Drone footage of bull shark attack suggests wildlife harassment may have provoked it

drone footage shark attack

There’s a reason authorities in many countries are issuing new, stern warnings about not operating drones or other equipment around sea birds or animals. Cases of human harassment of wildlife are escalating, often with dramatic effects – as footage taken by a drone of a bull shark attack in Australia seems to demonstrate.

Drone footage of shark attack details jet ski’s prolonged pursuit before

Humans love the fearful frissons that shark attacks provoke, making drone footage of the incidents too horribly compelling to resist (as well as favorite video bait for DroneDJ coverage). But the case of an August 7 strike off the coast of Australia seems to involve more than the usual vulnerable-human-meets-relentless-predator scenario. Indeed drone shots included in a breathless 7News TV report on a 10-foot bull shark going after a jet ski appears to indicate the creature was defending itself after being boxed in by what it considered a harassing pursuer.

The encounter occurred after a pair of friends spotted what turned out to be five sharks just off the coast of Queensland’s North Stradbroke Island. As one set off on his jet ski for a closer look, the other got his drone aloft to capture aerial footage. According to the 7News report, things got hairy when the jet ski “did a couple of circles around one of the sharks, and the animal suddenly turned and attacked.” Another example of the horrifying, bloodthirsty instinct of sharks to devour innocent humans? Maybe not.

Without accusing anyone of anything untoward in the absence of the uncut video, the “couple of circles” seen in online reports look a lot more like repeated, close buzzing of the shark by the vehicle. On a few occasions the creature becomes visible enervated, swiftly darting to get away from it. At one point the jet ski driver pins the shark in close to the beach in very shallow water. The creature does not appear to want any part of the noisy contraption, but also doesn’t seem to be given a lot of choice in the matter.

Shark-jet ski clash may qualify as a wildlife harassment incident now on the rise across the globe

If so, that would qualify for what many marine and park officials around the world define as wildlife harassment. According to the US National Oceanic and Atmospheric Administration, that includes “any act of pursuit, torment, or annoyance that has the potential to injure a marine mammal or marine mammal stock in the wild… (or) have the potential to disturb (but not injure) a marine mammal or marine mammal stock in the wild by disrupting behavioral patterns.”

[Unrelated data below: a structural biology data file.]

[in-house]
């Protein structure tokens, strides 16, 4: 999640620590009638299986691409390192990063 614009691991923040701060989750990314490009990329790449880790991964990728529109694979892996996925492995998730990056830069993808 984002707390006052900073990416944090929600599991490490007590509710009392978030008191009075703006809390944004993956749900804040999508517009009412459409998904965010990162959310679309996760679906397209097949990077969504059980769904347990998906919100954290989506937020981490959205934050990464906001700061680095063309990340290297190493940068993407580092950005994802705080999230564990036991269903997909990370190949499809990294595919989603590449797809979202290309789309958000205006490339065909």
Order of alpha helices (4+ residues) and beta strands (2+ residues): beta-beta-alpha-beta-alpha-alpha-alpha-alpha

Some variations of the drone video available online seem to make the herding maneuvers by the jet ski evident – including a very sharp turn quite close to the shark before it struck the vehicle. We’ll allow DroneDJ readers to view those and decide for themselves whether the jet ski was guilty of harassment according to the above definition or not.

To be fair, bull sharks are known to be one of the most aggressive of the species, and have been blamed for a rising number of attacks on the French island of La Réunion that have severely diminished the number of permitted swimming and surfing spots. They are not, however, notorious for hunting and eating large, loud sea craft enshrined in not terribly tasty fiberglass. It is also very uncommon for sharks to do the Jaws number of rising up to gnaw on boats – unless, of course, they’re being frenzied with large quantities of blood and food tossed into the water around them.

There are, therefore, legitimate reasons to ask why it was the Queensland shark finally turned aggressive – and just who was responsible for what coverage of the event has variously described as “shocking,” “terrifying,” or “raging” in its ferocity. It’s worth noting that the strike was limited to the single charge, which thankfully left the jet ski driver uninjured. The event left him impressed – albeit not enough to foreswear a similar outing if the occasion arises again. 

“Probably wouldn’t get as close,” the driver says in the 7News report of the lessons he learned from the incident. “Keep a bit more distance between us.”

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